United Kingdom Shostakovich, Vasks, Gregorian Chant, Rachmaninov: István Várdai (cello); The Lay Vicars of Westminster Abbey; London Philharmonic Choir and Orchestra / Andrés Orozco-Estrada (conductor). Royal Festival Hall, London, 25.10.2017. (CC)
Shostakovich – Cello Concerto No.1 in E flat Op.107
Pēteris Vasks – Dona nobis pacem
Gregorian Chant – Dies irae
Rachmaninov = Symphonic Dances Op.45
Continuing in the LPO’s tradition of innovative programming, the London Philharmonic offered a stimulating juxtaposition of vocal performances against well-known orchestral works. The low lighting for the Gregorian Chant (sung by the Lay Vicars of Westminster Abbey) giving way to the bright lights of the Symphonic Dances (surely intended to be without applause – alas it was not to be) echoed the juxtaposition of Tallis’ Spem in alium with Mahler’s Eighth Symphony under Jurowski earlier this year (review).
Earlier this year, the Shostakovich First Cello Concerto received a powerful yet subtle reading by Sheku Kanneh-Mason at the Barbican. Here it was the rather less expert Hungarian cellist István Várdai in the hot seat. From the soloist’s point of view, the performance took some time to take off, with some rather approximate tuning at the opening. His virtuosity came out in the horn and cello passage, where most cello players slow down for Shostakovich’s demands; not Várdai. While the slow movement at its best is blanched and interior, here it came to life only when the orchestra was allowed to speak outside of its soloist’s soliloquies. The sea-change came with the cadenza, the left hand pizzicatos particularly memorable. The raw edge to the finale from Várdai, too, seemed right. Not quite all of a performance, then, although one that grew into itself. The LPO’s Principal Guest Conductor Andrés Orozco-Estrada accompanied with a clear, if large and not entirely eloquent, beat.
The Shostakovich was coupled with a 1996 work for voices and strings by Latvian composer Pēteris Vasks, Dona nobis pacem. The three words of the title provide the entire text for this quarter-hour piece. Hypnotic and lush at the same time, Vasks’ individual soundworld is highly effective; string-only passages seemed, in context, to refer back to the slow movement of the Shostakovich in spirit. The piece rose to a glorious climax ad closed with a perfectly-judged pianissimo.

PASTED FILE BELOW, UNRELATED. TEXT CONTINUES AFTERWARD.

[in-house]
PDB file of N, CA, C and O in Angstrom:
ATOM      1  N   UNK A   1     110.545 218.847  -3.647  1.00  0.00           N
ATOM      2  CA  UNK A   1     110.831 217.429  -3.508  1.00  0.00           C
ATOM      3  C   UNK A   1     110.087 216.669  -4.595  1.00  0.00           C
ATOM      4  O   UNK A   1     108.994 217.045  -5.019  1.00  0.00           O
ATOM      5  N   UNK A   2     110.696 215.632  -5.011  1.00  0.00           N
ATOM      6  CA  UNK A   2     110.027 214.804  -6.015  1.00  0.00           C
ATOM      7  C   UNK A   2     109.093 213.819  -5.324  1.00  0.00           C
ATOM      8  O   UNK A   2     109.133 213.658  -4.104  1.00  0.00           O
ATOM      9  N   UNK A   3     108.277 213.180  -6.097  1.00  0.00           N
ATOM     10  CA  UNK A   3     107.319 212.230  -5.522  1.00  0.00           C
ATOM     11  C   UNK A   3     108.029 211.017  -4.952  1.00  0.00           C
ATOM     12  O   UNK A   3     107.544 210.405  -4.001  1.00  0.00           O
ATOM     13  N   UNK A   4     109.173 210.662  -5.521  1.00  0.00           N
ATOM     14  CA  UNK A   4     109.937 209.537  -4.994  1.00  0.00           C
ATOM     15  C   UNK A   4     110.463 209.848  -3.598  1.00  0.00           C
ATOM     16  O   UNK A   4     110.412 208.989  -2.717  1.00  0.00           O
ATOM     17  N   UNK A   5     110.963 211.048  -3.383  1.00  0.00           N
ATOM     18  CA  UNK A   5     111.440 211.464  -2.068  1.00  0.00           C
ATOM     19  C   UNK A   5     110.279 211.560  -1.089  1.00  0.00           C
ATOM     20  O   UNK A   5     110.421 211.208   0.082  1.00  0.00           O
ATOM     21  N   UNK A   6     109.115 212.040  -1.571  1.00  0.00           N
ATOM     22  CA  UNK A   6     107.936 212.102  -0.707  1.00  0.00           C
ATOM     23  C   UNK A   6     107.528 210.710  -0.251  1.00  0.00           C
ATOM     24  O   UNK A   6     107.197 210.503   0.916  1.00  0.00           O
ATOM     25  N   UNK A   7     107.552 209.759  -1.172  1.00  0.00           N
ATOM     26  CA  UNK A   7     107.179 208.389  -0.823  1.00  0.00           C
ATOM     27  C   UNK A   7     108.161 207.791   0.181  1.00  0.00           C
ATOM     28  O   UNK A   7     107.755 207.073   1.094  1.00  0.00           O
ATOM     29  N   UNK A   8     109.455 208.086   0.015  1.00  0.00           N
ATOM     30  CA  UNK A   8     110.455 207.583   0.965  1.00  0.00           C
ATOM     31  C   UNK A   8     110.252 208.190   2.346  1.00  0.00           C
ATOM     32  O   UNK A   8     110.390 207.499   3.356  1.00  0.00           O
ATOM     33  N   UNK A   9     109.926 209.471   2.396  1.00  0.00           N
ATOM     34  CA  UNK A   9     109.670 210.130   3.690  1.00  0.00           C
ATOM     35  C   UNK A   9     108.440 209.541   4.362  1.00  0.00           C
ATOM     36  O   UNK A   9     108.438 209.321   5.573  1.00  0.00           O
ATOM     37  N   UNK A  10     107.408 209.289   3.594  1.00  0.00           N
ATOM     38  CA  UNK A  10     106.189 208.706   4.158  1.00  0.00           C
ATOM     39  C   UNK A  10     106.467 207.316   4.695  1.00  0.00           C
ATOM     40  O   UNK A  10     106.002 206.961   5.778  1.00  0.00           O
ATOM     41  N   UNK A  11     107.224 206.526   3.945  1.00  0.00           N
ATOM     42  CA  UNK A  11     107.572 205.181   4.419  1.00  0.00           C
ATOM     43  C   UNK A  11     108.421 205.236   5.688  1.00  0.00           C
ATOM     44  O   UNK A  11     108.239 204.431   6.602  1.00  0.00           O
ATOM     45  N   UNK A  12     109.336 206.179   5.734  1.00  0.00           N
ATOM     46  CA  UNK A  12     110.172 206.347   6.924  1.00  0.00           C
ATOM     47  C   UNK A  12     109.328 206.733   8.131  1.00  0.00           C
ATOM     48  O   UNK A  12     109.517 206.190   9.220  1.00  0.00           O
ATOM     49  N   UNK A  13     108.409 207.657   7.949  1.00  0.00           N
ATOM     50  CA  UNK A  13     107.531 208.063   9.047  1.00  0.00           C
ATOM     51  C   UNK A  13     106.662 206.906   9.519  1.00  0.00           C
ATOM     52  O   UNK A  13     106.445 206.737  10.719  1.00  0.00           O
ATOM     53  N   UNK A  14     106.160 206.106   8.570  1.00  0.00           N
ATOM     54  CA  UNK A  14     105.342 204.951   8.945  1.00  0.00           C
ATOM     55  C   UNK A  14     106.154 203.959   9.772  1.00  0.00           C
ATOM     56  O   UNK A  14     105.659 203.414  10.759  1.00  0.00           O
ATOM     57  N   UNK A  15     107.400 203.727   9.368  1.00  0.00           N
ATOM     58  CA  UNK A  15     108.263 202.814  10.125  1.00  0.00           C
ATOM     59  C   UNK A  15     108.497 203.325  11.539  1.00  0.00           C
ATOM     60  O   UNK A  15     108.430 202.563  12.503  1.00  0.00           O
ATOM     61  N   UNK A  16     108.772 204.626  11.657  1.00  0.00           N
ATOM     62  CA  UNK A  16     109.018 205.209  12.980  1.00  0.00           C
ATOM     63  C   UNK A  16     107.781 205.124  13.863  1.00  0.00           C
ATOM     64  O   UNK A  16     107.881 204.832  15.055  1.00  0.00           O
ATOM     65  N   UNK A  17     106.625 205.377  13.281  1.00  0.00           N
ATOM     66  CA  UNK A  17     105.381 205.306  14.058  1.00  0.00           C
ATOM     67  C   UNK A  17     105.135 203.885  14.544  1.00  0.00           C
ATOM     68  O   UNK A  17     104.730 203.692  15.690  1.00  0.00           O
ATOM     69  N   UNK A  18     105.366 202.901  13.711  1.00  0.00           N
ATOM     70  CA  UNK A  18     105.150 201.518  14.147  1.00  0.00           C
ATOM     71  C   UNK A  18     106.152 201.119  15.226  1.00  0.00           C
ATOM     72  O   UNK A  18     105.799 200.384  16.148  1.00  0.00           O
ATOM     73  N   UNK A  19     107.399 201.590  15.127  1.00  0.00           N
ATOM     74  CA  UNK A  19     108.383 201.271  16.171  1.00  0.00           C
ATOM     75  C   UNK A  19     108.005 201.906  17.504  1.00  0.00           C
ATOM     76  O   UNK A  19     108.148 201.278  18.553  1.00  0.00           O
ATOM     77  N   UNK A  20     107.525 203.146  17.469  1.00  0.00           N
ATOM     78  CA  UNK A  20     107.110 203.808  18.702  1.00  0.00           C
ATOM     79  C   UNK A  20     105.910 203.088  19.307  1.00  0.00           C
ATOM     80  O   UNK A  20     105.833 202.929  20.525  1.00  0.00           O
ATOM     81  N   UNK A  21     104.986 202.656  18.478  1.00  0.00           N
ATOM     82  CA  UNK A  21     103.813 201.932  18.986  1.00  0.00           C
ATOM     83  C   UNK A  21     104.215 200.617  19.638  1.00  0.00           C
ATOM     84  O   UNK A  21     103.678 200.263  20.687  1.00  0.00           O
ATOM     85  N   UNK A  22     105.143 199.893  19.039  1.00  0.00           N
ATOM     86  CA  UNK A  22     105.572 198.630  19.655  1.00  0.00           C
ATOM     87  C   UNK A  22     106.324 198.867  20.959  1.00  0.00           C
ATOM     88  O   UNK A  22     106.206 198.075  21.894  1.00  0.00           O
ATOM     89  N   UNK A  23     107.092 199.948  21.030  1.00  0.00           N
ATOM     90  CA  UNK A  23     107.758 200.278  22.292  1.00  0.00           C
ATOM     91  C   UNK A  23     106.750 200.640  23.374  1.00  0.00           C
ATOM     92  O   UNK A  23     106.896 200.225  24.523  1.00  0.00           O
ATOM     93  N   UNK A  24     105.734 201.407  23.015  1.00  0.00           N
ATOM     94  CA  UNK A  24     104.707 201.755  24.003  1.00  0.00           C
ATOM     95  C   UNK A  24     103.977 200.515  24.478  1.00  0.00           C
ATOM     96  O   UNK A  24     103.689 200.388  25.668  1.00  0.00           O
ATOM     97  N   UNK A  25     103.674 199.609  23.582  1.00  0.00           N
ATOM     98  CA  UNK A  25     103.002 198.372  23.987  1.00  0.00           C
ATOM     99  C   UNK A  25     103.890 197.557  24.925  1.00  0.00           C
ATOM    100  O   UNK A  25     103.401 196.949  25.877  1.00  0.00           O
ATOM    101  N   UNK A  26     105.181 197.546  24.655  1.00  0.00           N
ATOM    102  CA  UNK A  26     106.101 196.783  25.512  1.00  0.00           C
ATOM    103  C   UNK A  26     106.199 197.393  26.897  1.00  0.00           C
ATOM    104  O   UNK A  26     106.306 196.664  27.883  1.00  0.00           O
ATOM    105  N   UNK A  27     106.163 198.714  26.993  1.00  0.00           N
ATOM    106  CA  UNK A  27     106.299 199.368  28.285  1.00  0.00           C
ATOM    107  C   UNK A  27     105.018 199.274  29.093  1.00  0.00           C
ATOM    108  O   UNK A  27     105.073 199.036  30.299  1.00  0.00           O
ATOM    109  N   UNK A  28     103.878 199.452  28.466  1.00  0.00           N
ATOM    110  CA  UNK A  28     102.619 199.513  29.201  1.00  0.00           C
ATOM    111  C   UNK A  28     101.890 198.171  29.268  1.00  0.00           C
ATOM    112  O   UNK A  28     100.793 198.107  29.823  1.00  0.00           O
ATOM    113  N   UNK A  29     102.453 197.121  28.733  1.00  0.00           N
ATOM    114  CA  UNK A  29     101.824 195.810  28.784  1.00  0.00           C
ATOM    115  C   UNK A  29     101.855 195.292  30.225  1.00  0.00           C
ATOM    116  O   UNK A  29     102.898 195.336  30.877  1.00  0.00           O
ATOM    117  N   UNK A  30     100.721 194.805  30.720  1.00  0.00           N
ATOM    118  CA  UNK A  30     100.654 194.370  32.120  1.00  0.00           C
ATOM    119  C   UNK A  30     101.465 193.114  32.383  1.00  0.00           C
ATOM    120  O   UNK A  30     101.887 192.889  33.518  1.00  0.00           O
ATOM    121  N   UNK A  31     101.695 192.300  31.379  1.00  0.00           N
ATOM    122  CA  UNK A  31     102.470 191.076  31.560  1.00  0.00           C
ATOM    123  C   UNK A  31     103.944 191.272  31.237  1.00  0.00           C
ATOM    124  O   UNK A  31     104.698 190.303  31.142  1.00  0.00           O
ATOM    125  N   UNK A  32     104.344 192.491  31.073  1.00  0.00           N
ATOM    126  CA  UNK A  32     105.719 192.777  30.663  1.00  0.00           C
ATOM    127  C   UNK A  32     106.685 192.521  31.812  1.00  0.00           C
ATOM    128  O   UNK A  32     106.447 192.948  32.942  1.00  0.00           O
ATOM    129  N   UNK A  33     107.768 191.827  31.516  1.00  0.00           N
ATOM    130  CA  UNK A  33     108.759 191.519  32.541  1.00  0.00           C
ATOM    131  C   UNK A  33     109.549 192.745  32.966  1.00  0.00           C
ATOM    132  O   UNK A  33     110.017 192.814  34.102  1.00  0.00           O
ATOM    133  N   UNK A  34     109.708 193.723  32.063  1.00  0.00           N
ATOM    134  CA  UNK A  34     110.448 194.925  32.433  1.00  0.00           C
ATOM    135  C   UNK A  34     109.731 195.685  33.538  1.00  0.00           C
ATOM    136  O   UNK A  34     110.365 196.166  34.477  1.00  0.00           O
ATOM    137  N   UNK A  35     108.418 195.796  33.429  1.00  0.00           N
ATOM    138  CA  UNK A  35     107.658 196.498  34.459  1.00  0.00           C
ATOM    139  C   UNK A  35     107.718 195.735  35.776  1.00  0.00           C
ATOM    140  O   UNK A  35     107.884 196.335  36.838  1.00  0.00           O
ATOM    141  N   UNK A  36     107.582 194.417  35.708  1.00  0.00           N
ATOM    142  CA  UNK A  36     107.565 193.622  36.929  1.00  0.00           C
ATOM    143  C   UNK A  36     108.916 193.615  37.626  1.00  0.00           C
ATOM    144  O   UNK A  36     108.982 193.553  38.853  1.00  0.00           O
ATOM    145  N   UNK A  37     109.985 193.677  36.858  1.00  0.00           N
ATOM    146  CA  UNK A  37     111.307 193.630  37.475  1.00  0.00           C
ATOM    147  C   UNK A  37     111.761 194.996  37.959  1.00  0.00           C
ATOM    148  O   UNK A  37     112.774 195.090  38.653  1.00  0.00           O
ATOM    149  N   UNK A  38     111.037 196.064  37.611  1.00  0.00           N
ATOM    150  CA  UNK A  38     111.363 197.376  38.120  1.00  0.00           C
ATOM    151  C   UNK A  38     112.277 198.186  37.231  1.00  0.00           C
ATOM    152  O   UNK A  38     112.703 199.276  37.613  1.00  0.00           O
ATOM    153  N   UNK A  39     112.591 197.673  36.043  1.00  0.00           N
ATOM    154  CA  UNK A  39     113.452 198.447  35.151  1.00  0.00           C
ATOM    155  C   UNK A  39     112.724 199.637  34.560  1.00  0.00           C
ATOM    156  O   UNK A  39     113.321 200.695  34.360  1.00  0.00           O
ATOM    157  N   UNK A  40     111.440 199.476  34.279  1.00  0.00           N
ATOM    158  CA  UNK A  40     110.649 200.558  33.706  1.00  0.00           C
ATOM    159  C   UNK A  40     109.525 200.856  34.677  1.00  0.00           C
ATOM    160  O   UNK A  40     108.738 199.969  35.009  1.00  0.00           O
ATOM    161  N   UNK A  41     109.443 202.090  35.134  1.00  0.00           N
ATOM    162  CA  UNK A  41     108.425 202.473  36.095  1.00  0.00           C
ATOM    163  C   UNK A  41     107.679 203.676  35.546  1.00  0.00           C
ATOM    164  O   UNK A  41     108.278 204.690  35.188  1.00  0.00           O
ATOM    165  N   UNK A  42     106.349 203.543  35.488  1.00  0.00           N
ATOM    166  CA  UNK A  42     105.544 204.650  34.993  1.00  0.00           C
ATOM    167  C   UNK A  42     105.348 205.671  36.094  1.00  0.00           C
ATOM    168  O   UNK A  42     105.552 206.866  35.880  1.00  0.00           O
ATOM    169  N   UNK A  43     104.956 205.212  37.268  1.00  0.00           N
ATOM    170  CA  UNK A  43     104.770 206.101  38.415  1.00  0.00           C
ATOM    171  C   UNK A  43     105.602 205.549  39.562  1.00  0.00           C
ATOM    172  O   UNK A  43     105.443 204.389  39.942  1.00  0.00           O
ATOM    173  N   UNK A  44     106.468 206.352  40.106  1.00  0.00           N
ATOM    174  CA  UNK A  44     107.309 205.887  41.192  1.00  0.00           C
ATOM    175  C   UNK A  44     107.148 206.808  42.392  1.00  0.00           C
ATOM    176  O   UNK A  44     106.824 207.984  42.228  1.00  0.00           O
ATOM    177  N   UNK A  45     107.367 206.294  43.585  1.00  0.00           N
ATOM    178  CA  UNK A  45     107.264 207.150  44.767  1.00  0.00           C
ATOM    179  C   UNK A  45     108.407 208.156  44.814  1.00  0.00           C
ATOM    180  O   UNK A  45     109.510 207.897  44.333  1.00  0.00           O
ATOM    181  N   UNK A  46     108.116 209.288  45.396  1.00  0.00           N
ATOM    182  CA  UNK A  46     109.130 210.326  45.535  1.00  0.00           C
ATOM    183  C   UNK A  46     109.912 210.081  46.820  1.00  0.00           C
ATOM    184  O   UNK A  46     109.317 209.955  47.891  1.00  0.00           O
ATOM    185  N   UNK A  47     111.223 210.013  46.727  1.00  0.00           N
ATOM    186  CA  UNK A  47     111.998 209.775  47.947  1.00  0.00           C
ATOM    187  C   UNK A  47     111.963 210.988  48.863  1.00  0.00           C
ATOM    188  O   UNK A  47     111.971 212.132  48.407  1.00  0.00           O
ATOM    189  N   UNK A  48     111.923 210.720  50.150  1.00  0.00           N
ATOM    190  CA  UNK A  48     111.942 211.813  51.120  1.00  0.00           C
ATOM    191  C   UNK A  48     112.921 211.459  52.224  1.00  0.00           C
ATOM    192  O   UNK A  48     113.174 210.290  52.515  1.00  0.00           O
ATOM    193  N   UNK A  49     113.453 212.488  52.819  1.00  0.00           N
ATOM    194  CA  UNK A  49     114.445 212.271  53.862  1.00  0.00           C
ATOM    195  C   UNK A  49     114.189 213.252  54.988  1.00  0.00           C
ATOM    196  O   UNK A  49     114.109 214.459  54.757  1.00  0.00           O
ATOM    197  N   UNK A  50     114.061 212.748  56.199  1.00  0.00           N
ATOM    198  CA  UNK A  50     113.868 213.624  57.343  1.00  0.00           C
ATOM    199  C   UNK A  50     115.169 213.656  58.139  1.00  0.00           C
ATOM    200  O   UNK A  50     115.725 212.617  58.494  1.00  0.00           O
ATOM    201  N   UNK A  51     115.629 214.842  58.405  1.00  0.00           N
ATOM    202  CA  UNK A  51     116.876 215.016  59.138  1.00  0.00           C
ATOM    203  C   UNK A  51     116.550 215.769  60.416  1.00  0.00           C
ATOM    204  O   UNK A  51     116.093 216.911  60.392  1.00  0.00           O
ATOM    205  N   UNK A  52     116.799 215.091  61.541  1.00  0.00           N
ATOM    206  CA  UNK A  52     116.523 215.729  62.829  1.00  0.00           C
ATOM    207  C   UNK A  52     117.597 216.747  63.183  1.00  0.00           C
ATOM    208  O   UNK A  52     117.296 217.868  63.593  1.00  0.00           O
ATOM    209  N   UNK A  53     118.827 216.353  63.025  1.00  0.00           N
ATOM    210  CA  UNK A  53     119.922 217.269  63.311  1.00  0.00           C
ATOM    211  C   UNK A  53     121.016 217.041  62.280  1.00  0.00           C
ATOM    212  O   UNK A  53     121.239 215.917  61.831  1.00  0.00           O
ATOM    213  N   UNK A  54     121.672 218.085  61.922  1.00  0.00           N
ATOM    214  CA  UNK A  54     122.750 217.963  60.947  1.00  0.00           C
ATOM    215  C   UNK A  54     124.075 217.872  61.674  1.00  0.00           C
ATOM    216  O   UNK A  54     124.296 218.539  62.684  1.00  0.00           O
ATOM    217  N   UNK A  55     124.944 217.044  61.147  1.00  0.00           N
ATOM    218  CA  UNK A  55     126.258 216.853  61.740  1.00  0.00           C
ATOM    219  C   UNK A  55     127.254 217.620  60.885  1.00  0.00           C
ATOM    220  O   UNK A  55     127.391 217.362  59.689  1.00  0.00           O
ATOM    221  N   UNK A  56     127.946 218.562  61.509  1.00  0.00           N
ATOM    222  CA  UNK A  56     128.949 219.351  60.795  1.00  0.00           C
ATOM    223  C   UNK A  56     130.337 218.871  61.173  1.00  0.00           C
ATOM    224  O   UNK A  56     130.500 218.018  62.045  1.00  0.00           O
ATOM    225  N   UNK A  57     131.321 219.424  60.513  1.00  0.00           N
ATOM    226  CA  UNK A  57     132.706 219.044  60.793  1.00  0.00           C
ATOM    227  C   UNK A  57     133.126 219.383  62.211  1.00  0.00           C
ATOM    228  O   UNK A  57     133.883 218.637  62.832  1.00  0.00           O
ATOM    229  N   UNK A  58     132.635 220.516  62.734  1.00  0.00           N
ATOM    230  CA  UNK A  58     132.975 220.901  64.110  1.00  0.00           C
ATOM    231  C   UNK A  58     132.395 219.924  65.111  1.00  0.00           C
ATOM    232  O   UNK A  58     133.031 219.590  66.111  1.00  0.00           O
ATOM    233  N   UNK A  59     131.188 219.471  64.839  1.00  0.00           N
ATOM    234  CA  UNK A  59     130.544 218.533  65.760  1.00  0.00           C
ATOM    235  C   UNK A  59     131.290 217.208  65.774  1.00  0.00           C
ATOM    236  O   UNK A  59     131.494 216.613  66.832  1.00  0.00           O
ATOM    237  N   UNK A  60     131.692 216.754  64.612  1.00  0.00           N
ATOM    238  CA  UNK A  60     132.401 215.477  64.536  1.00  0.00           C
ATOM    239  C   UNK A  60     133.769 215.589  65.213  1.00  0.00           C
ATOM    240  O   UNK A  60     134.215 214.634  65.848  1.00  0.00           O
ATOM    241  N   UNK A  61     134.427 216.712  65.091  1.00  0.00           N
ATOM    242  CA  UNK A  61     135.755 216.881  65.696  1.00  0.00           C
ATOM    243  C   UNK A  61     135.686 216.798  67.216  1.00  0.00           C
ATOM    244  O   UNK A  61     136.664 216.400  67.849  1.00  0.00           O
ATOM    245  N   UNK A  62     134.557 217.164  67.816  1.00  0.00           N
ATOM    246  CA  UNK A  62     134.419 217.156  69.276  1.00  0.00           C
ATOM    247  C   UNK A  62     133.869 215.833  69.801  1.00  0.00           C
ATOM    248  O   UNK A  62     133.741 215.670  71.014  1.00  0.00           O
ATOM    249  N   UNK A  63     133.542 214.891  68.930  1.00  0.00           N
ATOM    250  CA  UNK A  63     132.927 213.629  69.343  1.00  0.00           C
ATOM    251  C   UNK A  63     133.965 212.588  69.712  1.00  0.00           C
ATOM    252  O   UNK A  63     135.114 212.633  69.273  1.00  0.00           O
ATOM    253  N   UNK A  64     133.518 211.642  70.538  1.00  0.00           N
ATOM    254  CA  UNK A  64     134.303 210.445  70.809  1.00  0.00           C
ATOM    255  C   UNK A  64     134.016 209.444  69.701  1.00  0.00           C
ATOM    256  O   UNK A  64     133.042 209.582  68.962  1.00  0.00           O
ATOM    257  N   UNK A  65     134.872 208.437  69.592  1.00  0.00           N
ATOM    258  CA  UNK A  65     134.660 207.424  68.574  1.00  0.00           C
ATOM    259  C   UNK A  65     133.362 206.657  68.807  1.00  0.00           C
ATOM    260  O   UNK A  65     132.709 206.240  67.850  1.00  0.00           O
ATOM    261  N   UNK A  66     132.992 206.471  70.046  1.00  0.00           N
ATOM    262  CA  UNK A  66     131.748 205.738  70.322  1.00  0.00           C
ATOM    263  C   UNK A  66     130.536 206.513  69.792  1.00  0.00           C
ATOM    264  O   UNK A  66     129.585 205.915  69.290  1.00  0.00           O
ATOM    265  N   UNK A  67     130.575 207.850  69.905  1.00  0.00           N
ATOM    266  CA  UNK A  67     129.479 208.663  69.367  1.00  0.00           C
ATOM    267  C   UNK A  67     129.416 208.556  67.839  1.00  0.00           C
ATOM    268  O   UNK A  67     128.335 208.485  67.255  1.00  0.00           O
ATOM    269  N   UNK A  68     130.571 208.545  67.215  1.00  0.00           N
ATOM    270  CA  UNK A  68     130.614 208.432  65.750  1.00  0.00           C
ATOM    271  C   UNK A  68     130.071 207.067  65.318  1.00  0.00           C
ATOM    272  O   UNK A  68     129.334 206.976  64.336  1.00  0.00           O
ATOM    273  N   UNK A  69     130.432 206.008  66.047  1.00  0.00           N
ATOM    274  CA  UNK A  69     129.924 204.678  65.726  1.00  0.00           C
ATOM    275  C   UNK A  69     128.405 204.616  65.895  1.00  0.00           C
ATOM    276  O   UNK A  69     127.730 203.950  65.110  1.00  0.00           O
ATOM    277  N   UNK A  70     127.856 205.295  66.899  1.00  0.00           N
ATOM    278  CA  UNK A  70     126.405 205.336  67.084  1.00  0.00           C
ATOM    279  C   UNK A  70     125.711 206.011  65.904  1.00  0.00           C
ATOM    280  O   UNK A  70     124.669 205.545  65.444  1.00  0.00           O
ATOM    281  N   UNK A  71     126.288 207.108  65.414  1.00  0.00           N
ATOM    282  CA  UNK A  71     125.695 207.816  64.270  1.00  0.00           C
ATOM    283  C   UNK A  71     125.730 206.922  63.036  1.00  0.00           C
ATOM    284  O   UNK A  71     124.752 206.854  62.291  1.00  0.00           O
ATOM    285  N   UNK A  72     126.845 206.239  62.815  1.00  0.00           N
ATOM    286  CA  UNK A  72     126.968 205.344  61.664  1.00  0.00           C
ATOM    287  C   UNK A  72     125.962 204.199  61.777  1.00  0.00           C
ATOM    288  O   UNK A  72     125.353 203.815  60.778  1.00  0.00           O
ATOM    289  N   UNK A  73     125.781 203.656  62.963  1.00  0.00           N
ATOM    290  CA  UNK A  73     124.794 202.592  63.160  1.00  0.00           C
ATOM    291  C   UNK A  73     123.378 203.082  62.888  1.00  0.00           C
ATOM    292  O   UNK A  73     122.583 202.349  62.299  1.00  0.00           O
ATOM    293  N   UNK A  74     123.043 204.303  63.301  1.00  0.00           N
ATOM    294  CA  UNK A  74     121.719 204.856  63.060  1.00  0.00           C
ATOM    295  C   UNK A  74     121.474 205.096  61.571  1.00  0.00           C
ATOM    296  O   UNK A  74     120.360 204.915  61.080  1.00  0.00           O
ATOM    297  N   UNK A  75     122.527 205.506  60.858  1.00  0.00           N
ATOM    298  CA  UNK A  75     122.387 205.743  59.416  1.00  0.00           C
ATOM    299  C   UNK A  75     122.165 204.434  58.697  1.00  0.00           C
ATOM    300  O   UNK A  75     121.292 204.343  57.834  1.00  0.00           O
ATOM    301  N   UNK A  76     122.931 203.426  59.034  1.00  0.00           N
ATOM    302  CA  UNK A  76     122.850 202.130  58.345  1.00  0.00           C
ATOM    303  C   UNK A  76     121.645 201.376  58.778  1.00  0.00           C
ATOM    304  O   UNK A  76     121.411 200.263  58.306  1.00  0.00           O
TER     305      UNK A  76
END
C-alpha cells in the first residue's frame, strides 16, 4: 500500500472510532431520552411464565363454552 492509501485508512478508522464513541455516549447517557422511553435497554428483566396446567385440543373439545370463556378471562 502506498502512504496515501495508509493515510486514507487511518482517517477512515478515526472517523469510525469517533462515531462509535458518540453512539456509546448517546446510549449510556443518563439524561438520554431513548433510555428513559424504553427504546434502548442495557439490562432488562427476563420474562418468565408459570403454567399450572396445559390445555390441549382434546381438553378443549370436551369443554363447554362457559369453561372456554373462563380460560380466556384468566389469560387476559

The Dies irae plainchant was beautifully shaped by the seven Lay Vicars of Westminster Abbey (so given the subject matter of the text, the Seven Lay Vicars of the Apocalypse?). The lighting thinned to a spotlight on the seven; the effect was remarkably intimate and intense. The link to Rachmaninov is clear to anyone with the remotest knowledge of that composer’s music; most famously of course the Dies irae powerfully informs the music of the Rhapsody on a theme of Paganini. Unsurprisingly it appears in From the Isle of the Dead but also in a host of other pieces, including the Suite No.2 for two pianos and, of course, his final major work, the Symphonic Dances. Orozco-Estrada gave us a remarkably alive, vibrant account of that latter piece that also honoured its innate lyricism, not least in the alto saxophone solo in the first movement (the superb Kyle Horch). Orozco-Estrada structured this first movement intelligently, and it was that over-arching hearing that allowed the music to bend so well while never sounding diffuse. The Valse held some wonderful solo contributions (a surprisingly loud solo violin from leader Pieter Schoeman, and a special solo from cor anglais player Patrick Flanaghan). Again, by judging the trajectory of the finale well, Orozco-Estrada was able to give the opening sighing gestures their full weight; the brass towards the end, playing as a single unit, excelled.
A most stimulating concert, one that moved from disappointment through to a far more satisfying place.